Best of the Moment
Michael Thomsen | Fanzine | 1st August 2013
Interesting if incoherent. "What’s fun about video games is not the winning and the losing, but the relief that comes with obedience. In this light, cheating is the only ethical action one can take in a game, forcing play to be a consideration of the rules themselves and not an obedient exploration of how to best follow them. Cheaters are not enemies of game culture but an essential group whose persistence should be embraced"
Venkatesh Rao | Ribbonfarm | 31st July 2013
It's about freedom, not things. "A deep truth about the human condition as captured in the Maslow hierarchy is that it is much easier for humans to help each other with acute needs at lower levels of the hierarchy. For all non-acute needs, and acute needs in the upper levels, the only defensible way to help others is to increase their freedom of action. Whether they choose to make themselves happy or miserable with that freedom is up to them"
Al Reinert | Texas Monthly | 1st August 2013
What it's like to get caught with marijuana at "the checkpoint of no return", the U.S. Customs and Border Protection inspection station on Interstate 10 near Sierra Blanca, Texas, where Willie Nelson was arrested in 2010. "The agents were not only rigorous but considerate as well. They refolded my clothes and underwear neater than I’ve ever done and even put most of my CDs back in their correct cases for the first time in years"
Peter Tasker | Financial Times | 1st August 2013
"The idea that Japan has too much debt is easy to propagate. The idea that it also has too many assets, that its balance sheet is too large for the scale of the economy, is harder to grasp. The policy implications are different, too. The right solution is belt-loosening, not belt-tightening. Rather than taxing household spending, the government should be targeting the mountains of idle cash lying on corporate balance sheets" (Metered paywall)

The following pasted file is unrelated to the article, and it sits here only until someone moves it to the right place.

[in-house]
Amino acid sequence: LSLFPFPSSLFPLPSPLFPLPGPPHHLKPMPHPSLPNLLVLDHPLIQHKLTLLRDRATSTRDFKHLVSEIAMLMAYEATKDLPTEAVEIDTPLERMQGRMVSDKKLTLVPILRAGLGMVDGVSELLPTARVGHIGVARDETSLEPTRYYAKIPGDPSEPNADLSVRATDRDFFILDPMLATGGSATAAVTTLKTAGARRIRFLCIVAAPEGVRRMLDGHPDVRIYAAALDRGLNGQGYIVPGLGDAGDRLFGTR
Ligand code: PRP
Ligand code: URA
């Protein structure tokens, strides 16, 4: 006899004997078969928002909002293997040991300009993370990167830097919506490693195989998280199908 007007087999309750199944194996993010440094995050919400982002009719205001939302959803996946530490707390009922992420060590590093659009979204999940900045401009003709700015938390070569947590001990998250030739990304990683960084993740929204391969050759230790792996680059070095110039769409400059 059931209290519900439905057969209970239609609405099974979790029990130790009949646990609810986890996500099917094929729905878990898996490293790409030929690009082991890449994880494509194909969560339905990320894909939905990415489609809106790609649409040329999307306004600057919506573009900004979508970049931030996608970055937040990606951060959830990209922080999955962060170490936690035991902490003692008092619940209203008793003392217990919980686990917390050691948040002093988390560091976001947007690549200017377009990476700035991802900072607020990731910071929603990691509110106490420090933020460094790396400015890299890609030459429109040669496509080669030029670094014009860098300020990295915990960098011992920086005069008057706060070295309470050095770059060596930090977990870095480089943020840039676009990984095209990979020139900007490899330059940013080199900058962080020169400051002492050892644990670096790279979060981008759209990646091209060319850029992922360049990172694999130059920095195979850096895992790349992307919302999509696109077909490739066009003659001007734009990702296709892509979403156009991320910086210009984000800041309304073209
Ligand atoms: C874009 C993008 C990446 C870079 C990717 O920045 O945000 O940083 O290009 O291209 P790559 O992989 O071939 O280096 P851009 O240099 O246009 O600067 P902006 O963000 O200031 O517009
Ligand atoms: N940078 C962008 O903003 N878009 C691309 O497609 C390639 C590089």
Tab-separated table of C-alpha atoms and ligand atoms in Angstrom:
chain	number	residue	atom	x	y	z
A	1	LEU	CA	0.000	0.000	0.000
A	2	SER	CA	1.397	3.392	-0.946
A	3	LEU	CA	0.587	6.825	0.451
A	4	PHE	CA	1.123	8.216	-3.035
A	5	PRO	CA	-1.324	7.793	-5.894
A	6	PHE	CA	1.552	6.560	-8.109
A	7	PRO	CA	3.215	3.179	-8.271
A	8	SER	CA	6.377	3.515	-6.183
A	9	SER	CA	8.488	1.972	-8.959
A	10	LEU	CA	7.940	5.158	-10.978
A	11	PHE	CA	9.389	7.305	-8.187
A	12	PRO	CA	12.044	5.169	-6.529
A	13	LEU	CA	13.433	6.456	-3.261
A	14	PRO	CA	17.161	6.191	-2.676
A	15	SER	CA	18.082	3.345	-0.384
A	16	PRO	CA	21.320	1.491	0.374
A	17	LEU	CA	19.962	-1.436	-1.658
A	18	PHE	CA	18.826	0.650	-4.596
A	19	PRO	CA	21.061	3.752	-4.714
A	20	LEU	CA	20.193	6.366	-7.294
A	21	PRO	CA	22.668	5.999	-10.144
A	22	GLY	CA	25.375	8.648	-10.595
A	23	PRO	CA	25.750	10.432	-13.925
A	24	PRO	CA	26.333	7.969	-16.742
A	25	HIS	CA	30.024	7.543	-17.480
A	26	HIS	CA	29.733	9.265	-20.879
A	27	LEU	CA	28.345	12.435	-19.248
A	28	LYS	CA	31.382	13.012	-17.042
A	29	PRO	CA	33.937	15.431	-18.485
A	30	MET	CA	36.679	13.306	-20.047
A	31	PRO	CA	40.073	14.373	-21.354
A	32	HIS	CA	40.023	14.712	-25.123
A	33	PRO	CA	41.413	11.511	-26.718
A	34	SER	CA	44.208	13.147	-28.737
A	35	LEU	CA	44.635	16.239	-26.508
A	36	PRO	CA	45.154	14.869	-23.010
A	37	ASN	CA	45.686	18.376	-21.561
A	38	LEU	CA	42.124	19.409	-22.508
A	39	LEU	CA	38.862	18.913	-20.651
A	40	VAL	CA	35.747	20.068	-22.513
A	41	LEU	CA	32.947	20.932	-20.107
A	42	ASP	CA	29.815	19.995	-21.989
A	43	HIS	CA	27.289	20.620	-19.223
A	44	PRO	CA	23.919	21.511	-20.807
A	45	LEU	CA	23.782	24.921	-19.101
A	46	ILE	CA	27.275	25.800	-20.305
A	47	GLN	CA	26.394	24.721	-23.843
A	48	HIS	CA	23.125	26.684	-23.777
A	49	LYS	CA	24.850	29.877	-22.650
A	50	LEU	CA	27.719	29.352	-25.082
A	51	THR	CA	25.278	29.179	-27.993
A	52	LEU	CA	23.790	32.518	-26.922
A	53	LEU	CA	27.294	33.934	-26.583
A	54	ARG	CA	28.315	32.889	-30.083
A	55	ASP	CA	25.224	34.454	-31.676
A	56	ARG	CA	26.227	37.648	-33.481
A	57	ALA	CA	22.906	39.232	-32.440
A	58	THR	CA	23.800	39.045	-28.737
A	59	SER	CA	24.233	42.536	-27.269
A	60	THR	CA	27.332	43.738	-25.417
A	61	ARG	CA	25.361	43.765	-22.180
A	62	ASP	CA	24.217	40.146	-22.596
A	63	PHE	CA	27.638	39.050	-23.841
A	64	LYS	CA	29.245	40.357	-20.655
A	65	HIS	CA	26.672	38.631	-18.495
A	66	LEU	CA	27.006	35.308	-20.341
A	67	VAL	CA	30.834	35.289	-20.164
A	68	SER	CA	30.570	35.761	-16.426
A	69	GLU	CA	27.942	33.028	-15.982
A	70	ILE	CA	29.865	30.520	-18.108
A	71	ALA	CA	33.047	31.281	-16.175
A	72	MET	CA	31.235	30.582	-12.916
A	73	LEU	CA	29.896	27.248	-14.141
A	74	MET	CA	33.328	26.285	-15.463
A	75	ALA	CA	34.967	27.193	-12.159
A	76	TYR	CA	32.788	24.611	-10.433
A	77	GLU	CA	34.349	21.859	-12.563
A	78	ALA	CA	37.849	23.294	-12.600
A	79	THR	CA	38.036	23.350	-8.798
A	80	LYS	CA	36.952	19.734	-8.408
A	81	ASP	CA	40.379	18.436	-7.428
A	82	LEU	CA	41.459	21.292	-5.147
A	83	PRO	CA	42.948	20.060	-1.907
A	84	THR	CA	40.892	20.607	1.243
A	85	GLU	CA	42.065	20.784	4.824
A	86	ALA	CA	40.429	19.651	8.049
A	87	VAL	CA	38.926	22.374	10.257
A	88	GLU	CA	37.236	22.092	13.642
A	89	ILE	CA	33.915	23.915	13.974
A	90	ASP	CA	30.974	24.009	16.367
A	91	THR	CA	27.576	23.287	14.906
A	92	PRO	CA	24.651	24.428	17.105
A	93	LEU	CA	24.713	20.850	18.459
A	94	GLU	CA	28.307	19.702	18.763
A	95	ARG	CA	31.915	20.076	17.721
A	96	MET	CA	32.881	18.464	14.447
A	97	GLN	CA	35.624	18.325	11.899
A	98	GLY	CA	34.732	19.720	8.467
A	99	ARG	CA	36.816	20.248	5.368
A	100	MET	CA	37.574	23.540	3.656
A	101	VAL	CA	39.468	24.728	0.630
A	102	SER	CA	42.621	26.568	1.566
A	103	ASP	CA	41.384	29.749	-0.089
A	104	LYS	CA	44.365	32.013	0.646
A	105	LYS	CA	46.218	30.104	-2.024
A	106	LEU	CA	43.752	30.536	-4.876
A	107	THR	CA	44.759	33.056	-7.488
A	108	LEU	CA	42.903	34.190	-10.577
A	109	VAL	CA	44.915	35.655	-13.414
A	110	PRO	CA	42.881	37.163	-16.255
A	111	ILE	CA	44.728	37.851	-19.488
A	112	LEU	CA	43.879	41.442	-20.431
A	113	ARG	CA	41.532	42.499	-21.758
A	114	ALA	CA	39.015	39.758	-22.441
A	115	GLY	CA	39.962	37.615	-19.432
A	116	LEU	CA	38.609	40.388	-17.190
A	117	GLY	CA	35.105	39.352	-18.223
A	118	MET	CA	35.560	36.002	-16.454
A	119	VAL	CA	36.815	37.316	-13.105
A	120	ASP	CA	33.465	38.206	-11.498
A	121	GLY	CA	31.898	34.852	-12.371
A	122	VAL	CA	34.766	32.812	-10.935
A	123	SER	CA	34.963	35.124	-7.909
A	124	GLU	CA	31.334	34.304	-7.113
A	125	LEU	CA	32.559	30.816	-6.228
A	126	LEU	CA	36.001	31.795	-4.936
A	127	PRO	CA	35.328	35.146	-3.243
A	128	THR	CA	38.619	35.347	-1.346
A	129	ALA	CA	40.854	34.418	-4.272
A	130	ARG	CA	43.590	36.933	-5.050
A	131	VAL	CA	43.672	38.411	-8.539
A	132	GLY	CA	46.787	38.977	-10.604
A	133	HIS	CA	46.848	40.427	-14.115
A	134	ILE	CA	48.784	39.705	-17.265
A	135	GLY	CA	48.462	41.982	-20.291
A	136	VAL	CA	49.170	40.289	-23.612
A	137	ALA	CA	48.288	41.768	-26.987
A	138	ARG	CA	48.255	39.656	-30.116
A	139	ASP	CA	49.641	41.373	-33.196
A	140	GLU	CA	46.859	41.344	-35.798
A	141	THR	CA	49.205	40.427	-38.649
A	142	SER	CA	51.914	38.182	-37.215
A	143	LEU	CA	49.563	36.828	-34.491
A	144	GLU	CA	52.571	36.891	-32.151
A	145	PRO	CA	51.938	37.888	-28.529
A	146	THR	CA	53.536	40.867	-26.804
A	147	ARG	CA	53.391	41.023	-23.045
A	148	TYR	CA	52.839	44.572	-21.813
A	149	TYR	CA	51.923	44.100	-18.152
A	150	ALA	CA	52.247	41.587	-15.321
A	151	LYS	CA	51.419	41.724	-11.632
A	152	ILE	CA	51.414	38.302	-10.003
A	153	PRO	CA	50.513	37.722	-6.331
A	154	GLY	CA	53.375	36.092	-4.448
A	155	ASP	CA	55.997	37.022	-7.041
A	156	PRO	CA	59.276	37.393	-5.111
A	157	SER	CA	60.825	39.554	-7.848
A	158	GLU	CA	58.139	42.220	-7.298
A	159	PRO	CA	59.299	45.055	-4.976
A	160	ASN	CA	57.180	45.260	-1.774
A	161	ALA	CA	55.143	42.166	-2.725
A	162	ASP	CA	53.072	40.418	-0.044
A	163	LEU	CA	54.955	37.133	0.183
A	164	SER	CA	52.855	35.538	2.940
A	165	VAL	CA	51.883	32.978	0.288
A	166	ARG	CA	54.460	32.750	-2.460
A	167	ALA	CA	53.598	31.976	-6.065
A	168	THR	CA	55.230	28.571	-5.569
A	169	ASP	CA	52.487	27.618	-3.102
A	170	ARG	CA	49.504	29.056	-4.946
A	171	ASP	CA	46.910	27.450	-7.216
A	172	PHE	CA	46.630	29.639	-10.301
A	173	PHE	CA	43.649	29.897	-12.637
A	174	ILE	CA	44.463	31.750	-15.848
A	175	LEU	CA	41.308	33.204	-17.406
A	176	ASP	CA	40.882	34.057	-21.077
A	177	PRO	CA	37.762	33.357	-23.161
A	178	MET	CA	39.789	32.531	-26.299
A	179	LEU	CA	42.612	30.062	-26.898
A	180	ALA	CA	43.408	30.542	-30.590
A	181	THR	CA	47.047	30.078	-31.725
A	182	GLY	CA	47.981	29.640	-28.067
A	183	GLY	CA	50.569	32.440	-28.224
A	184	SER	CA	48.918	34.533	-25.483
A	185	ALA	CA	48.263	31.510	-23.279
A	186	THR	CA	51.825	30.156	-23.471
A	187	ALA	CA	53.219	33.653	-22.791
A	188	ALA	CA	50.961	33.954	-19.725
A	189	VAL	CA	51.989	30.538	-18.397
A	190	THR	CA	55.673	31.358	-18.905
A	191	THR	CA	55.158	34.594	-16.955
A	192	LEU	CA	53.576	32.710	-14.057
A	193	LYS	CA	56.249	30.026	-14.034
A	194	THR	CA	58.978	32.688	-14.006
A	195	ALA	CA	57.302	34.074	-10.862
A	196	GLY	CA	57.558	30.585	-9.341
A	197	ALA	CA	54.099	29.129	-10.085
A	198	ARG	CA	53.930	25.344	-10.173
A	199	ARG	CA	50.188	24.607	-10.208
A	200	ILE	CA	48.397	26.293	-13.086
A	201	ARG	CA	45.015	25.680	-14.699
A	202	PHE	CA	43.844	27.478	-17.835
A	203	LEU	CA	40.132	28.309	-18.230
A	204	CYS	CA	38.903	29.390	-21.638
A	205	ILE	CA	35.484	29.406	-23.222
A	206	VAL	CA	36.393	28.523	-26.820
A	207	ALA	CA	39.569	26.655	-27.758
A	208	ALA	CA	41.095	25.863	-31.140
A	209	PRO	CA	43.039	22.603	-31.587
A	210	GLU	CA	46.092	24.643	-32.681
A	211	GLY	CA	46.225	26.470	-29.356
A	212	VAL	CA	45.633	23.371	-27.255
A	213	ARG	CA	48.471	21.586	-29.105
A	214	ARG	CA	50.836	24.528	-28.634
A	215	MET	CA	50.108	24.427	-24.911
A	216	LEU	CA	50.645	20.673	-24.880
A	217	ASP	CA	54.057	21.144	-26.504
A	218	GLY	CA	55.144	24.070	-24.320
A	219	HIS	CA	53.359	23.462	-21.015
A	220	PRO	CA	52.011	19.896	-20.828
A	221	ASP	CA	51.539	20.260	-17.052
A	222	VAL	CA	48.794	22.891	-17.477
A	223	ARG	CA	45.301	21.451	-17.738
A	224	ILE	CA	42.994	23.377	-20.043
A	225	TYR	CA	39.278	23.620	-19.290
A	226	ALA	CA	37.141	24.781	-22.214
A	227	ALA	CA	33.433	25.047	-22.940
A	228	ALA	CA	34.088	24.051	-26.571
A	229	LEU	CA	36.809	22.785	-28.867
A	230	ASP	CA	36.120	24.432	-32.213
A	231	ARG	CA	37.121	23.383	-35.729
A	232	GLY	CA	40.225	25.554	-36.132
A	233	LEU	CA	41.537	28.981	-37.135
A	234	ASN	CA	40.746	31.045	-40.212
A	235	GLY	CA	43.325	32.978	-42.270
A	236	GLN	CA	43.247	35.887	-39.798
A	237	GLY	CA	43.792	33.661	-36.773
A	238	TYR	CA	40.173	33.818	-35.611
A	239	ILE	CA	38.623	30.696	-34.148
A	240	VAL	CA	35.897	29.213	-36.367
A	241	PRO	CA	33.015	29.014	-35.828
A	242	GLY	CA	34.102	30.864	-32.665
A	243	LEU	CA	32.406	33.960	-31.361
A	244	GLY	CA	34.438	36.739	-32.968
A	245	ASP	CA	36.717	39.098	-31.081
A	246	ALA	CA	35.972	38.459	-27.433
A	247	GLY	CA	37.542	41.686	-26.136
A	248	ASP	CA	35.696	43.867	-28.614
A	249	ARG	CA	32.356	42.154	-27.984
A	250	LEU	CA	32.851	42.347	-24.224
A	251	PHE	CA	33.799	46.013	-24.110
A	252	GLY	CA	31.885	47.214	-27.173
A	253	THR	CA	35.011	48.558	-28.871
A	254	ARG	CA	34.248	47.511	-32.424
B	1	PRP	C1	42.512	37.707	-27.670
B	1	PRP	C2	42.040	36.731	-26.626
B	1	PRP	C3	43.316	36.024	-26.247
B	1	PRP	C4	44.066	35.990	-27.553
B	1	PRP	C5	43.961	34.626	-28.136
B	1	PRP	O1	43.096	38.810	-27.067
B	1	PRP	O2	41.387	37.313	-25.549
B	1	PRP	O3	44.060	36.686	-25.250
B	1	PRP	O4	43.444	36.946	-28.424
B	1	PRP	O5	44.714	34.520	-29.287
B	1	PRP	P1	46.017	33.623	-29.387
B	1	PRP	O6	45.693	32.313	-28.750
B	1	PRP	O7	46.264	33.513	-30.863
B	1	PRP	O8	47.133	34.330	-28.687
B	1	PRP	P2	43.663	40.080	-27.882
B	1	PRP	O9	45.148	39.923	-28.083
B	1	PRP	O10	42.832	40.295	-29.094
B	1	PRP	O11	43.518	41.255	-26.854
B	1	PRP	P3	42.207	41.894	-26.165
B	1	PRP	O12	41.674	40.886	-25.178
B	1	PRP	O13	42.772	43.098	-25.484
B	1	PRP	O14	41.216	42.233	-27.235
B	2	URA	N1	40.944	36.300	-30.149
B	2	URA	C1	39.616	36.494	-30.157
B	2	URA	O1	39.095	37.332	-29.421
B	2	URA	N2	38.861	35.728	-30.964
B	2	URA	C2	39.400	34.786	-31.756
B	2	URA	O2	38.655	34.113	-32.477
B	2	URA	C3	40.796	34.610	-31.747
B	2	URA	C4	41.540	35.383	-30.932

Adrian Wooldridge | Economist | 2nd August 2013
Appreciation of George Mitchell, a "one-man refutation of the declinist hypothesis" in America. When America's domestic energy industry was going into decline in the 1970s, he argued for the potential of immense reserves of oil and gas trapped deep within rock formations; spent decades perfecting techniques for unlocking them; and when he succeeded — with government help — he changed global energy fundamentals
Matthew Yglesias | Slate | 1st August 2013
Ornithological metaphors in central banking. The divide isn't between hawks and doves, but between turkeys and hummingbirds. "Turkeys think that if you're at the zero bound and unemployment is high you can't generate inflation. They think the central bank has become flightless. Hummingbirds think central banks have superpowers and unlike other birds can even fly backwards if they want to"
Thought for the day:
"Sometimes it feels like a chunk of the next decade has already happened and we just haven’t noticed it yet" — Warren Ellis